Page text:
The Legend Behind Gasparilla

If you live in South Tampa, then you know. You know that when you take down the Christmas decorations, the fuse is lit for Gasparilla.  

I remember trying to explain Gasparilla to my friends in undergrad in North Carolina. "So wait, what do you mean your dad and brothers are pirates?, Like REAL pirates? Like that weirdo family on wife swap?"  

I basically had to give them the back story of a part of many of our lives that we never really take the time to explain. We should. But it's what we were born into, so as weird as it sounds, this is our NORMAL. 

So in an effort to shed some insight on possibly the greatest tradition to ever touch a community, we are going to dedicate our posts during parade season (yes, you'll learn it's not just January) to the one and only Gasparilla.  

We begin with where it all started.... The Legend of Jose Gaspar (the cliff note version).

He was an born into an aristocratic family and an officer in the Spanish Navy. He was well educated and looked more the part of a gentlemen as opposed to a dirty pirate. Although he did end up turning to piracy, disappointing his parents and took off in a stolen ship.

Legend states that Jose Gaspar created his own pirate city for his crew on the island of Cara Pelau, on the west coast of Florida. He also created his own exquisite residence on an adjoining island, Boca Grande.

Supposedly the island of Captiva, also on the west coast of Florida and near Boca Grande and Cara Pelau, got its name because it was the island where Gaspar kept his female prisoners captive till he received the ransoms he requested.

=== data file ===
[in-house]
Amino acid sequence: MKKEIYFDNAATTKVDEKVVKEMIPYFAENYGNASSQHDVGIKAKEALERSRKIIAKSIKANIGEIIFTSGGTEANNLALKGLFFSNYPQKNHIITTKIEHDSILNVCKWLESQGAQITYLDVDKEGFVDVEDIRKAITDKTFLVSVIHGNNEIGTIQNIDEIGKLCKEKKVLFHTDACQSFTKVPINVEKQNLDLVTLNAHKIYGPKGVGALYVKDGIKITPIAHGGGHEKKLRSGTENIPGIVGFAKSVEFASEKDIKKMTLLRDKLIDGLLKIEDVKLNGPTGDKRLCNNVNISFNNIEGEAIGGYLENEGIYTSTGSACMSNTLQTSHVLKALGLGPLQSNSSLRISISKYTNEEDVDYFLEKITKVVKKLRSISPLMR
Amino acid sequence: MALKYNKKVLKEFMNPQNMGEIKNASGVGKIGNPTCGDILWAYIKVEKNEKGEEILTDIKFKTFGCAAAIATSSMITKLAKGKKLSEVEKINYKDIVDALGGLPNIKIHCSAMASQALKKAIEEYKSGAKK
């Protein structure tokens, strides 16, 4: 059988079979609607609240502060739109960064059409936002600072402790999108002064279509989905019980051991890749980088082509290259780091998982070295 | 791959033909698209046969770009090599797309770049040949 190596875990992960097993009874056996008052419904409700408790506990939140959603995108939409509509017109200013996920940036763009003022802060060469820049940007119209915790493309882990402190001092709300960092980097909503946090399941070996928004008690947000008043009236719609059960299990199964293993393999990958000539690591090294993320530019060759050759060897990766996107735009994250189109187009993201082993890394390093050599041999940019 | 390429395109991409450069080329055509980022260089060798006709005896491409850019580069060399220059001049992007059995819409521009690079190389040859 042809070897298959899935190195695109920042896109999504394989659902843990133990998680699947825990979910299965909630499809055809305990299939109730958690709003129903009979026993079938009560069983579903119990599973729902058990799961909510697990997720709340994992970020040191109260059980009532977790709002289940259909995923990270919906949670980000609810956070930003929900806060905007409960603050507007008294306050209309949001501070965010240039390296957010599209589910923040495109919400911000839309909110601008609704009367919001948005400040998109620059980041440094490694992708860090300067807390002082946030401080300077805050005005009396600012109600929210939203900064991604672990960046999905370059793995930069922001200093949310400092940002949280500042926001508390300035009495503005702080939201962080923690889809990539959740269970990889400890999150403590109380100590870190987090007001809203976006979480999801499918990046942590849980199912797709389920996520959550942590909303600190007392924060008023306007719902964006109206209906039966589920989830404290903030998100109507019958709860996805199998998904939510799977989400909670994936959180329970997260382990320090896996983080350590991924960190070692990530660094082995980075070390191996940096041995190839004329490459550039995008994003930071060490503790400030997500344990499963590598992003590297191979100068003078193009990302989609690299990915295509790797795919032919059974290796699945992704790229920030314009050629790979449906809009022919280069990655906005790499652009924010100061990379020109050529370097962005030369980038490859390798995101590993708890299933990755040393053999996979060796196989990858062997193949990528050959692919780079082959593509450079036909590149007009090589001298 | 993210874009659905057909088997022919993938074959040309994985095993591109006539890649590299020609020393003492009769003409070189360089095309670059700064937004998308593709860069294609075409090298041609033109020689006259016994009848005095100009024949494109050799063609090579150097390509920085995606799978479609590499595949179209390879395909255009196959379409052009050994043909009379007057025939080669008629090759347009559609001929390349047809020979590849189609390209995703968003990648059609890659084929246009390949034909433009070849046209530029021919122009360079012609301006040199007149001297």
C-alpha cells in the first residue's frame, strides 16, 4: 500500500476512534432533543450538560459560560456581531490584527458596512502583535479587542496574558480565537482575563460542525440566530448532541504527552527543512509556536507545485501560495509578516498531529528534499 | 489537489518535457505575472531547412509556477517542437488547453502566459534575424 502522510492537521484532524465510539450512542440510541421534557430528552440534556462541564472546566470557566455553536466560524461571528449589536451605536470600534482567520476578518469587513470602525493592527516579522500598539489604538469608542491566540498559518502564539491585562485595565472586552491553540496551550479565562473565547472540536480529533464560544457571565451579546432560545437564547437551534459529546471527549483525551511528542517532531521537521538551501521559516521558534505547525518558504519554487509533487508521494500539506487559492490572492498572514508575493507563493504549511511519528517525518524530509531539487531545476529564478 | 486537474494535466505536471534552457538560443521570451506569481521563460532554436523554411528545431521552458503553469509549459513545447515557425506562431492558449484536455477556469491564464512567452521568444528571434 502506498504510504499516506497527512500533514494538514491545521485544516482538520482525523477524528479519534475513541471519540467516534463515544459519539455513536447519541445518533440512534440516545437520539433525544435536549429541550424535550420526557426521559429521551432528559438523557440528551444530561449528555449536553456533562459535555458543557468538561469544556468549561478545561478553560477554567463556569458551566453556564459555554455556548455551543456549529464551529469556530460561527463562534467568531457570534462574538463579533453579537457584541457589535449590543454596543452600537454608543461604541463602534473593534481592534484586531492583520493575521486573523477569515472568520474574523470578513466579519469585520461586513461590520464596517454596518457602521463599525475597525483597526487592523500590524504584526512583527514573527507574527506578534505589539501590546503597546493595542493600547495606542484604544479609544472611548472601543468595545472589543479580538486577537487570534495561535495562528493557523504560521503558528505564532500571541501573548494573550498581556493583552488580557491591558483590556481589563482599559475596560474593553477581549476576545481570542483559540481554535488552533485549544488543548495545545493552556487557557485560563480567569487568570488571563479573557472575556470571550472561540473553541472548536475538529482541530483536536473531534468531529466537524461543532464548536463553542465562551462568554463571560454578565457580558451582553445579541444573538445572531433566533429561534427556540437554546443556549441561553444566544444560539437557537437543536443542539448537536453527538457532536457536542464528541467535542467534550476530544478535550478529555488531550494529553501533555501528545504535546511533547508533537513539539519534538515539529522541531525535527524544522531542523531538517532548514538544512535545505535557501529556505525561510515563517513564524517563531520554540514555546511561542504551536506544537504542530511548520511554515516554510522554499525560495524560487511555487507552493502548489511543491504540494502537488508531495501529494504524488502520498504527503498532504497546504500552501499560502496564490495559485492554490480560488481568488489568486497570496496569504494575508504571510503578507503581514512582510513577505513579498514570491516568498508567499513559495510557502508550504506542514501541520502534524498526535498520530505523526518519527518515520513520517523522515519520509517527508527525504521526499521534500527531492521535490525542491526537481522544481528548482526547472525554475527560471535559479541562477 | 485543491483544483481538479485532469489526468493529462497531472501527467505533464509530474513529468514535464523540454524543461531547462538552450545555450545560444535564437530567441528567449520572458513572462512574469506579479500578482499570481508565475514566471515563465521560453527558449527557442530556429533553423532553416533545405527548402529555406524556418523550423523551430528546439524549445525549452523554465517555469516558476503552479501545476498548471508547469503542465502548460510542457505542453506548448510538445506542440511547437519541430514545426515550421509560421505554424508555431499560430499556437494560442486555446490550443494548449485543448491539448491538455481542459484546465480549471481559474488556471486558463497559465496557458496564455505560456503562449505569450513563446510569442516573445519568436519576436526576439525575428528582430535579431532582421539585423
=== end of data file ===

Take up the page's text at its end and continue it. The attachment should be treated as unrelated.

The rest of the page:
Fast forward to Tampa in 1904, when Miss Louise Francis Dodge (hey girl hey), the society editor of the Tampa Morning Tribune, used the legend of Jose Gaspar as the theme for the first May Day festival. 50 civic leaders came together to form Ye Mystic Krewe of Gasparilla and our first Queen was crowned, Miss Dodge herself. King Edward Gunby (note the hyde park street name) and his Queen created a magical spectacle traveling by royal carriage.

                                King Edward R. Gunby and Queen Mary Lee Dodge - 1904

               Most of the parade consisted of peoples sweet rides, like this 1903 caddy

The William Bisbee, as the José Gaspar, sails up the Hillsborough River through the Lafayette St. Bridge, 1938

Tampa society and Tampa public generally, were so captured by the first invasion for the Mystic Krewe, that the entire city demand was voiced that the organization be made permanent.

Ye Mystic Krewe of Gasparilla has thus remained intact since 1904.

To think, without the first group of guys, none of this would exist today.

We leave you now with some of our all time favorites from the royal bloodline (for obvious reasons and you're welcome) (more to come about the royal court)


C. & G.